Your Influence Counts ... Use It! The SPOTLIGHT by Liberty Lobby

Reprinted from, home of The SPOTLIGHT archive

Clinton Crony Dishonored in Death

  • You know about the gold and drug connection, you haven't heard the whole story of M. Larry Lawrence.
By Fred Blahut

In Washington, the discredited M. Larry Lawrence was one of many well-heeled "Friends of Bill," Reportedly he gave $10 million to the Democratic Party and various Democratic entities.

In the hinterlands, Lawrence is known as the man kicked out of Arlington National Cemetery, having faked Merchant Marine service during World War II. But in San Diego, California, the ex-ambassador (and non-Merchant Mariner) was the man with enough clout to avoid prosecution -- even investigation -- in a mob-linked gold and drugs operation that stretches back some 30.

According to SPOTLIGHT sources interviewed in San Diego, all of whom spoke to this populist newspaper with the understanding of anonymity, Lawrence was connected to an ex-mayor, current mayor, drug money launderer and previously deceased tycoon -- just to name a few.

"The national media portrays Lawrence as a 'civic benefactor,'" said one source, a man who closely follows local development for business reasons. "But if you examine the projects he was involved in, you'll find out that he was a 'Lawrence benefactor.'"

According to the Washington Post, in San Diego, "Lawrence was known as a political bigwig who got what he wanted." But "that isn't the half of it," said one source to the SPOTLIGHT.

Years ago, before making national headlines, Lawrence was one of three principals in a company called Yuba Natural Resources. According to promotional material put out by the company, Yuba intended to dredge the Sacramento River for gold tailings.

It seems that int the last century, some gold refining and/or separation was done near the mines. The tailings were dumped into the Sacramento River. But lots of gold that can now be extracted using modern methods was left in the tailings, and a fortune lay on the river bottom, waiting to be dredged up.
At least that was the story put out by Lawrence and his two partners, Richard Silberman and Robert Peterson.

"How much gold did they take out?" The SPOTLIGHT asked an "insider" source, a southern California businessman.

"That's just the question that the FBI should have asked," our source replied. No one knows how much gold -- if any = was actually taken from the river bed.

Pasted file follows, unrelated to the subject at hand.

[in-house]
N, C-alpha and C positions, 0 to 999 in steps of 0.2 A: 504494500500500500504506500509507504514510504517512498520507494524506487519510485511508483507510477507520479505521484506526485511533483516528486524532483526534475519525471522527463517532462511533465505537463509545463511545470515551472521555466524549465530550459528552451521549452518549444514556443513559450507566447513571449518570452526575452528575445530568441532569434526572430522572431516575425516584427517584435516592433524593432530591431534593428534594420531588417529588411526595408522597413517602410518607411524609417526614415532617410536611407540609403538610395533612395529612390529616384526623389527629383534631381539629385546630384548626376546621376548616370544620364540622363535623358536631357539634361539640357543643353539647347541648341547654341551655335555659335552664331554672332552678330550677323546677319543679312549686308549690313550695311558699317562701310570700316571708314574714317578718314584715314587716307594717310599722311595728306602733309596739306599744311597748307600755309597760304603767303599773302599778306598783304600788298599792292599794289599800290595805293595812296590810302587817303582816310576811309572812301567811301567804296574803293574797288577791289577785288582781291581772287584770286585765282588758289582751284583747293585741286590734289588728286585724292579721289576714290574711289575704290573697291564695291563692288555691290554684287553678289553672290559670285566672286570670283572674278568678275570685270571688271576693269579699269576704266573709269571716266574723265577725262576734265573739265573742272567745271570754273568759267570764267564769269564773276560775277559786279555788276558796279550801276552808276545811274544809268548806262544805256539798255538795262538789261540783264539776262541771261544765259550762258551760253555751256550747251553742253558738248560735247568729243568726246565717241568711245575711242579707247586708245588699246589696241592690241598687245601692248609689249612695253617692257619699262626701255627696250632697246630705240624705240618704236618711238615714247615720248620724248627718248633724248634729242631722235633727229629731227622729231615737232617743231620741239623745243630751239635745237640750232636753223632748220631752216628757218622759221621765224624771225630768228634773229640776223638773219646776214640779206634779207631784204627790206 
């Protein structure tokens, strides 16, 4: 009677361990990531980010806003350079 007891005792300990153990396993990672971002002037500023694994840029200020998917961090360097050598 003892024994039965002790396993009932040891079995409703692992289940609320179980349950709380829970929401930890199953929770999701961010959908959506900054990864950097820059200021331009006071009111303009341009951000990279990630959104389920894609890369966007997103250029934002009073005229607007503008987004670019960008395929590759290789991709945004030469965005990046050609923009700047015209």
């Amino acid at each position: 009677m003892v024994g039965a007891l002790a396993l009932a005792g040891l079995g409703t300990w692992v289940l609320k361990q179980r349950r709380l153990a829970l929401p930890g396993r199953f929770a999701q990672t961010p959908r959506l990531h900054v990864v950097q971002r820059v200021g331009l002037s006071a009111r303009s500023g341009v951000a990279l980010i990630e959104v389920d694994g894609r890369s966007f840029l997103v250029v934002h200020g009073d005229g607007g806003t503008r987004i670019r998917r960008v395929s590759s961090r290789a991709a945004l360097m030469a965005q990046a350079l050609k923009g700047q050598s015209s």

Well, then where did the money come from?


Silberman was the target of an FBI investigation of Mafia money laundering and illegal narcotics activities. And he was heard bragging that "for 30 years" he had been laundering drug money for the mob. One of the companies he admitted to using for laundering the cash was Yuba Natural Resources. In 1989, Silberman was indicted on charges of trying to launder cocaine money with reputed organized crime figure Chris Petti.

At the time Silberman went to jail, he was married to San Diego Board of Supervisors Chairman (now San Diego Mayor) Susan Golding, who is currently a candidate for the Senate. She divorced him. Peterson, meanwhile, had been married to another (but former) San Diego Mayor Maureen O'Connor, at the same time Golding was chairman of the San Diego County Board of Supervisors.

Silberman, a democrat, served as secretary of business, transportation and housing during the administration of the then-Gov. Edmund G. "Jerry" Brown Jr.
At the time of Lawrence's disinterment state Sen. Larry Sterling(R-San Diego) said of him: Lawrence "has made an enormous contribution to the people of San Diego and nothing can take that away."

But a female SPOTLIGHT source, a long-time San Diego area resident, described him as a "member of a ruling clique; they did things for themselves, not for the people."

According to an affidavit signed by an undercover FBI agent, as part of a federal "sting" operation, Silberman, Petti and two other men conducted financial transactions worth $300,000 in cash -- purported profits of Colombian drug traffickers, according to the affidavit.

The FBI sting operation that netted Silberman and the others began in 1986 with an investigation into the activities of Petti, a long-time reputed mobster, who was suspected of carrying out extortion activities for the Chicago La Cosa Nostra.